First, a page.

First Mercedes-Benz did it, now two other big auto manufacturers have announced they will skip the next edition of the Montreal auto show in January 2020, as well as the next Toronto event.
The decisions by Audi and Volvo came as a surprise to the Montreal International Auto Show’s Executive Director, Luis Pereira:
“We weren’t expecting that, Volvo especially. In the last discussions we had with Volvo everything was good to go, and then last week we get an email they decided to forego Toronto and Montreal.”
- Luis Pereira, Executive Director, MIAS
In the wake of Mercedes-Benz’ decision, its dealerships made a decision to display vehicles at the two shows just the same. We’ll have to wait and see if Audi and Volvo dealers follow suit. But in any case, the official absence of the brands means there won’t be any new concepts or production models getting revealed.
The organizers of the Montreal show acknowledge they are disappointed, saying that when organizing an automotive event, ideally all automakers are present.
This shift among automakers is not limited to Canada, of course. Volvo has been pulling out of auto shows around the world.
Jason Campbell, General Manager of the Toronto event, known as the Canadian International Auto Show, said he was not that surprised by Volvo’s decision:
“We’ve known this was a possibility for some time. It’s unfortunate. We’d like to have as wide a collection of manufacturers at the show. Last year, there were 40 brands of manufacturers represented at the show, this year there will be 38.”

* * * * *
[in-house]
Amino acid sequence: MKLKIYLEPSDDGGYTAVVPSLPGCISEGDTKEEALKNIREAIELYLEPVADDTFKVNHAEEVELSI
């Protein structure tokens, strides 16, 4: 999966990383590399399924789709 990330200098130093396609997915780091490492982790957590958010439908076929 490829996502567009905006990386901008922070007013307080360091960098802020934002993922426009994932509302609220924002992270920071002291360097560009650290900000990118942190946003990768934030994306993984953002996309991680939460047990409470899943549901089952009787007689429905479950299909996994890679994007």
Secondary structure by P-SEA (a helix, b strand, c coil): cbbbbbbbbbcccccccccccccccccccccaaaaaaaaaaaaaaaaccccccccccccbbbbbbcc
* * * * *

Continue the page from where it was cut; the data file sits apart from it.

- Jason Campbell, General Manager, Canadian International Auto Show
Auto shows are undergoing a transformation everywhere around the globe. For media outlets, the widespread publication of information online by automakers means it’s no longer essential to be physically present in order to report on events in real time. Whether Volvo presents a new model or technology at the Montreal show or at an event live-streamed from Dubai, we will cover the event the same way.
There is one group that plainly loses out as a result of this disruption of the traditional way of presenting vehicles, and that is the hundreds of thousands of people – ardent and casual fans alike – who visit auto shows ever year in every part of the globe.
These folks will have less opportunity to discover up close all the latest products coming out. We wonder if in the long run, those brands that boycott traditional auto show won’t lose some of that customer loyalty they so prize.